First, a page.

Difficult emotions such as anger, sadness, loneliness, jealousy and fear can be painful, even unbearable at times. People tend to instinctively either repel such emotions, or become consumed and overwhelmed by them, which serves to fuel and intensify the emotions. Emotions dealt with ineffectively can contribute to self-destructive behaviours, such as excessive worrying, self-blaming or criticism, alcohol and drug abuse and overeating. However, emotions can be informative about what is not working well in our lives or signal unresolved issues, if dealt with effectively. For example, anger could indicate that we have been hurt, or that we need to create boundaries in a relationship.
A mindful approach is useful in dealing with difficult emotions. Here are some key aspects to mindfulness:
·Identify and label. When experiencing a difficult emotion, identify where it is felt in the body. Label the emotion, such as “this is anxiety”, “this is anger”, etc.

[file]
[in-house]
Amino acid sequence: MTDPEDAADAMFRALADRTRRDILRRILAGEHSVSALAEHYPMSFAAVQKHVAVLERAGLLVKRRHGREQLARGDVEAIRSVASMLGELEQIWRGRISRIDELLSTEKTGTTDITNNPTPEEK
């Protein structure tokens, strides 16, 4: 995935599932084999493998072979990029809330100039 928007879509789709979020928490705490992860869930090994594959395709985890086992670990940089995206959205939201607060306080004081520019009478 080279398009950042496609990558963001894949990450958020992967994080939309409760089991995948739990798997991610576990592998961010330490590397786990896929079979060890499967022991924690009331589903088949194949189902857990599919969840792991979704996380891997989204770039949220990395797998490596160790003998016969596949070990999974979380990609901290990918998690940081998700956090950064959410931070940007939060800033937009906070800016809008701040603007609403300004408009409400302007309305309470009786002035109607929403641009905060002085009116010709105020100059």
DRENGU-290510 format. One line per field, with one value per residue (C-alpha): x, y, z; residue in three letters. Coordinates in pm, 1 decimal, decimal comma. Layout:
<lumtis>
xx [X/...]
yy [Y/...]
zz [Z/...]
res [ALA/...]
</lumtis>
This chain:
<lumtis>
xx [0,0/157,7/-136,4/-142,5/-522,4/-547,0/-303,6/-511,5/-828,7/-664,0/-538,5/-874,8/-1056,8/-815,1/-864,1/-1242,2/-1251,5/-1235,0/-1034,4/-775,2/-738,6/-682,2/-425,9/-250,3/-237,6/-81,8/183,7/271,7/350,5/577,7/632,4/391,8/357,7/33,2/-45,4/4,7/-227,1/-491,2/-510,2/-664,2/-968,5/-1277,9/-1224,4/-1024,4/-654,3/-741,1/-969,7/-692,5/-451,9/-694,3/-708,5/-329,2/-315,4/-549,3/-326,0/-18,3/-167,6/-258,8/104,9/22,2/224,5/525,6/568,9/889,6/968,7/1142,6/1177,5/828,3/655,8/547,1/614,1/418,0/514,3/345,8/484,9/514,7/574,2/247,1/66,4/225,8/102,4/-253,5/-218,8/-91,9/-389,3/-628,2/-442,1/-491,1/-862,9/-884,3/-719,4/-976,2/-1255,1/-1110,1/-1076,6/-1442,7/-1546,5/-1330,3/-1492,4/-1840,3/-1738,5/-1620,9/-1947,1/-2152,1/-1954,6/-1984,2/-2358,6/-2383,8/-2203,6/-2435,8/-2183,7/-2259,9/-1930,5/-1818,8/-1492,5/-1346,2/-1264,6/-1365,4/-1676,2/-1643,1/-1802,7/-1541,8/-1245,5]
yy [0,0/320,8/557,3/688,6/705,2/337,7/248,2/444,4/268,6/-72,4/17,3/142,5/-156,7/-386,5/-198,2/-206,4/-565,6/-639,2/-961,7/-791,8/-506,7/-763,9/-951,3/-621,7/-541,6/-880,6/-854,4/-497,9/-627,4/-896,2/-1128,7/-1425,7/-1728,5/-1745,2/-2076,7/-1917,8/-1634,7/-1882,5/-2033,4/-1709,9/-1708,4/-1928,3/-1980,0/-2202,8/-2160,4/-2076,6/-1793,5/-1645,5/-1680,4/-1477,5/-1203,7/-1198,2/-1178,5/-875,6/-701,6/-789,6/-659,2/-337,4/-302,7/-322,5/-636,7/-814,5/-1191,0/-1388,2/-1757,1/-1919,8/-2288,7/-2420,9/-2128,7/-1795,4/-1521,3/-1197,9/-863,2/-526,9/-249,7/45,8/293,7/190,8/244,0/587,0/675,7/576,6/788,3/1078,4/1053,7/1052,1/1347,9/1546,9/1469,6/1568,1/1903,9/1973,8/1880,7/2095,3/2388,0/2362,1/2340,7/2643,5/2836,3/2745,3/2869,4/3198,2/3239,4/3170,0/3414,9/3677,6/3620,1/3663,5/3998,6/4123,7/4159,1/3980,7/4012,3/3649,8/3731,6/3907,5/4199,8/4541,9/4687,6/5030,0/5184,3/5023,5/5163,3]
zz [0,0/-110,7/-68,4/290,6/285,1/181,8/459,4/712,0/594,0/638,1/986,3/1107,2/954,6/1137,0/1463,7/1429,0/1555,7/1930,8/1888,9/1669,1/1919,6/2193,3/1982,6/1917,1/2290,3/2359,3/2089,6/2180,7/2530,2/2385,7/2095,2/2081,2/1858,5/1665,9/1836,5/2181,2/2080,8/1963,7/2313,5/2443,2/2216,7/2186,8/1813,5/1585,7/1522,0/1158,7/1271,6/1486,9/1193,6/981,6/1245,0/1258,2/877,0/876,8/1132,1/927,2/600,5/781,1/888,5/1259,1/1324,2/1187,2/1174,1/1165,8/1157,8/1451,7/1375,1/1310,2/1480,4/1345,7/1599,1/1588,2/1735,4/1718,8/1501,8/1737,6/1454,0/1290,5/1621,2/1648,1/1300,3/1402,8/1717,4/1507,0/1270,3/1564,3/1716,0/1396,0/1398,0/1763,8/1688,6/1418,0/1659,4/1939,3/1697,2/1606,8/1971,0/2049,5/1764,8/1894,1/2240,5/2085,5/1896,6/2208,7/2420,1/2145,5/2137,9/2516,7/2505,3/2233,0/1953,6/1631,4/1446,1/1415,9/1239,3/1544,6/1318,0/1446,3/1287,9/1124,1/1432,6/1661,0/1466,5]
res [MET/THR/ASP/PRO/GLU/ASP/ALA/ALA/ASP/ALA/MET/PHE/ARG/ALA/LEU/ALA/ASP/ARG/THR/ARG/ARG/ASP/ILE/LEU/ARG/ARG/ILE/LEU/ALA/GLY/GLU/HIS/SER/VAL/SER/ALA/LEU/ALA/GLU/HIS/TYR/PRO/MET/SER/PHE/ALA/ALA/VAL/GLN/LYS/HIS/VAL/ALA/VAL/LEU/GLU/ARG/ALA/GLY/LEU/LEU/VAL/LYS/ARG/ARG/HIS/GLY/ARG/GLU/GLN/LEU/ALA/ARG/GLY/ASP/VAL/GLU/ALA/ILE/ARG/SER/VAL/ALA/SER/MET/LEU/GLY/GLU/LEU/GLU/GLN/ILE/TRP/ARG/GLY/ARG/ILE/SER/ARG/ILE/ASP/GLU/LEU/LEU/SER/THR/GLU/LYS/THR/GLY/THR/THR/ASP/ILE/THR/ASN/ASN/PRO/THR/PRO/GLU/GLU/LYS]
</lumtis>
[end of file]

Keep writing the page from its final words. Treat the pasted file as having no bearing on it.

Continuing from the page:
·Acknowledge and accept. Try not to resist feeling the emotion. Instead, allow space to experience the emotion without pushing it away. Try to cultivate kindness and acceptance toward oneself for experiencing that emotion.
·Understanding. Understand that there is a reason or trigger for the emotion, that it is impermanent and will pass. Investigate the cause of the emotions once the intensity of the emotion has subsided. Difficult emotions are not a sign of weakness.
·Letting go. Once the emotion has been acknowledged, redirect one’s attention onto something positive or productive (e.g. physical activity, deep breathing).
As always, it is essential to ensure one has a solid foundation in one’s life, such as exercise, healthy eating, drinking in moderation, sufficient sleep and restfulness.
Written by Dr Roberta Szekeres, a clinical psychologist at Seed Psychology.